Welcome to Microbe Week, because sharks are actually kind of boring.
Today: Tufts University professor of microbiology Dr. Ben Wolfe of MicrobialFoods.Org shares his recipe for Miso Sourdough Bread.
I’ve made a very simple (but incredibly transformative!) modification to Jim Lahey’s basic no-knead bread recipe that makes a really funky loaf of bread. I call it miso sourdough. It’s not a sourdough in the classic sense of having a fussy sourdough starter culture that you have to feed and tend. The sourness and other funky flavors come from the overnight fermentation with the miso. Unpasteurized, naturally-produced misos have many bacteria and yeasts in them that are similar to the bacteria and yeast found in established sourdough starters. The boost of activity from the miso microbes adds a sour flavor from the lactic acid bacteria and also helps create a very beautiful chewy texture. The funky miso flavors transform into something that ends up tasting like a cross between dark chocolate and pumpernickel in the final baked loaf.
I absolutely love South River Miso and use their miso in this recipe. They are based in western Massachusetts and make really beautiful miso using traditional processes. Their 3 year old "Hearty Brown Rice Miso" is the best miso for this bread, but I am sure other brands of miso could provide the same microbial funk that makes this bread so intriguing. —Ben Wolfe
Miso Sourdough Bread
Makes 1 loaf
3 cups bread flour
1 teaspoon table salt
1/4 teaspoon active dry yeast
1 1/4 cup cool spring water (@ 65°F)
2 tablespoons South River Hearty Brown Rice Miso (available online and at some Whole Foods)
Whole wheat flour for dusting
1. Mix the flour, salt and yeast together in a large bowl. In a separate, smaller bowl, mix together the water and the miso to make a miso slurry. Slowly pour the miso slurry into the dry ingredients and mix with a wooden spoon to get a very wet dough. As Jim Lahey says, the dough should be really sticky.
[You can adjust the miso intensity of the dough as you make different batches of this bread. I find 2 tablespoons of miso is enough to impart quite a bit of funk, but I think more or less miso could be added to suit your funk preferences.]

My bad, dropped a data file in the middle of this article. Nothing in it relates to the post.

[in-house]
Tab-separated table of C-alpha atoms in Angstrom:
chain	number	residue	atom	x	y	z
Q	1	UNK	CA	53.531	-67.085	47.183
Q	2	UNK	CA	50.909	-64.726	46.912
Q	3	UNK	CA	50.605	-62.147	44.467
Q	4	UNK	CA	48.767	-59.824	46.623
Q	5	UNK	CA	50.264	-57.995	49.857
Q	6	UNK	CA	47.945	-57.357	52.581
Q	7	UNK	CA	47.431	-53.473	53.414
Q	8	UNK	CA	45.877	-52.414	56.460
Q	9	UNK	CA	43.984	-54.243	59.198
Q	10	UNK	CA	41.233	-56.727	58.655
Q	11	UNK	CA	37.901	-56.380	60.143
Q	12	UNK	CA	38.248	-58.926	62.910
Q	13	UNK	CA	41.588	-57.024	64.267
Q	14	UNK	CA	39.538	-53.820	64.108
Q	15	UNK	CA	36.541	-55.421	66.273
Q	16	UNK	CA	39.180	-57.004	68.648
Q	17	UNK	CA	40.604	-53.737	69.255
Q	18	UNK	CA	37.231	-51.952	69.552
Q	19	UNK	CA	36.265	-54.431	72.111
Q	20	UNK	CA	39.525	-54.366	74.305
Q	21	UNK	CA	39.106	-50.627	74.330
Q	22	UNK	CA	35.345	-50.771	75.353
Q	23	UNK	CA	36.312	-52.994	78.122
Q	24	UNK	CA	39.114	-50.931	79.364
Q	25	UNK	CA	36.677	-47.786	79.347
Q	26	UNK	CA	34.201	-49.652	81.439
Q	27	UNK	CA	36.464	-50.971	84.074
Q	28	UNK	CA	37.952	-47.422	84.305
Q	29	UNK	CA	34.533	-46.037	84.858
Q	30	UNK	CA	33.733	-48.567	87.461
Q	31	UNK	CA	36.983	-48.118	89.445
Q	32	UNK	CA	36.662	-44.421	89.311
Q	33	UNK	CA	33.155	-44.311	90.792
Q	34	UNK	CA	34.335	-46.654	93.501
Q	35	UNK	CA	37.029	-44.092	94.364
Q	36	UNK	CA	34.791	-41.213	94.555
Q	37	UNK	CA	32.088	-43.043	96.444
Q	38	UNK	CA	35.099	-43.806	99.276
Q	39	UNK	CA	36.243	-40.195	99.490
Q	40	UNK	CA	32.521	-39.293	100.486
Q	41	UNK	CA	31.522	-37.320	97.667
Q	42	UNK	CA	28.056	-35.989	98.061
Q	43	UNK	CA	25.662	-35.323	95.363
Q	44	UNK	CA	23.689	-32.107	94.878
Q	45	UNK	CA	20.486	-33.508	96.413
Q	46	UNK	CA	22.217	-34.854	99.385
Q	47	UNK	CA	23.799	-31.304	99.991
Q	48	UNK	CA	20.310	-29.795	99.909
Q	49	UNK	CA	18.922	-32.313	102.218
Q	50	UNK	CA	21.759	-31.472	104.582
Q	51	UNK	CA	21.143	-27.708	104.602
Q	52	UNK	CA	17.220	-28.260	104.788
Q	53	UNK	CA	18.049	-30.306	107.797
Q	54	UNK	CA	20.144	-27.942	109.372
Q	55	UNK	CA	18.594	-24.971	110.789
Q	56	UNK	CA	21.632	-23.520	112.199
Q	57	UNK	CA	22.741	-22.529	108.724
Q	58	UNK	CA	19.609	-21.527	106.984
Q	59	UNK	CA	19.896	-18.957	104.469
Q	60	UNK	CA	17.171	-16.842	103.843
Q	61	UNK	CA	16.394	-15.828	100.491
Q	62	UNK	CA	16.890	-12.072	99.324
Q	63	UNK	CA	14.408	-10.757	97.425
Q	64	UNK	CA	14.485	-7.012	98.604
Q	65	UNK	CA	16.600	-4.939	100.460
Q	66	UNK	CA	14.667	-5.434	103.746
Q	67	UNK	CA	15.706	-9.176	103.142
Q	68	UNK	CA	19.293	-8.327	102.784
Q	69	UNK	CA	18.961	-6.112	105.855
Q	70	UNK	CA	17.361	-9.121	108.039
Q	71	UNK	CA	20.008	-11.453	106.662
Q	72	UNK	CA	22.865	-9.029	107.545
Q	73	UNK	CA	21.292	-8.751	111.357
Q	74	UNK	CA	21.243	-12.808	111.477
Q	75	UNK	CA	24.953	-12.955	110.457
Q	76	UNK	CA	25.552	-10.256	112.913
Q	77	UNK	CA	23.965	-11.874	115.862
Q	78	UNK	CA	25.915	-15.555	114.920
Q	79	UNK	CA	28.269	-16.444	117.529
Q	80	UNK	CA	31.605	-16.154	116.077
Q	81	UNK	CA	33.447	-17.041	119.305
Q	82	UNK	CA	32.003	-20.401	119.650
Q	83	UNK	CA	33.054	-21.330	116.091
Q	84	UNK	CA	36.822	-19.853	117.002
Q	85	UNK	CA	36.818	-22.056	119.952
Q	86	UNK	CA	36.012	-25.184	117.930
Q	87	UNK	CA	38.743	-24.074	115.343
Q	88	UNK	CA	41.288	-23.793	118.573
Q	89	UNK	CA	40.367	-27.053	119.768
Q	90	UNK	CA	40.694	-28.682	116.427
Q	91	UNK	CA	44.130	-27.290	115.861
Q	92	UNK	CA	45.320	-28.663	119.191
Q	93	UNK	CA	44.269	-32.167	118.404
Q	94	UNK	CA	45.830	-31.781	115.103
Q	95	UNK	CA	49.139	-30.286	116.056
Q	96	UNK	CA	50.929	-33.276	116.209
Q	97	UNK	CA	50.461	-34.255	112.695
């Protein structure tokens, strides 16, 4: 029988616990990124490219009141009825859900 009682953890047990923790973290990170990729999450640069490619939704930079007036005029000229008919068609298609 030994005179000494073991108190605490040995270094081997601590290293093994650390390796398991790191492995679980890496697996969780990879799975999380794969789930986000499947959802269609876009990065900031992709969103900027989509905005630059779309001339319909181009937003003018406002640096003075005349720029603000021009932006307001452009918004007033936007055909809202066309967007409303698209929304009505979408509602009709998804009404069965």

2. Move the dough ball to another large bowl coated with olive oil. Use plastic wrap to seal up the bowl and place it in a warm place for 24 hours. This is where the microbial magic happens. Your basic dry yeast will do some of the work of helping the dough rise. But a lot of the dough rising happens because of the miso microbes. I’ve done side-by-side comparisons of this bread recipe with and without miso and the difference in dough rising rate is incredible.
If you live a really cold and drafty house like I do, this incubation step can be challenging because it will happen pretty slowly at low temps. To overcome this, I place my bowl of dough on an inverted metal cookie sheet and then place that on a seedling heat mat (a fermenters best friend, available at Amazon) with a thermostat set to 75°F.
3. After 18-20 hours, open up the plastic and stick your nose in there. It will smell like microbe heaven. Flour a work area with whole wheat flour. Scrape the dough out of the bowl and place it on the floured work area. Identify four points around the perimeter of the blob and pull the edges of the dough toward the center to form a nice round pile of dough. Loosely wrap this with a cloth napkin that has been coated with whole wheat flour and let it sit for 2 hours. The dough will rise again.
4. About 1 1/2 hours into the second fermentation, pre-heat your oven to 475°F. Preheat a heavy pot (4.5-5.5 quart) with a lid (see Lahey’s My Bread for specific details on this pot-in-oven approach) in the oven.
5. When the second fermentation has finished, carefully place the dough in the preheated pot. Place the dough into the pot so that edges that have been folded inward are on top. Cover the pot with a lid and bake for 30 minutes.
6. Remove the lid from the pot and bake for another 15-30 minutes. Exact cooking time will vary from one oven configuration to the next. After 15 minutes, check that the bottom of the loaf isn’t burning by sliding a knife a long the edge of the loaf to lift it up.
7. Let bread cool on a rack for 1 hour.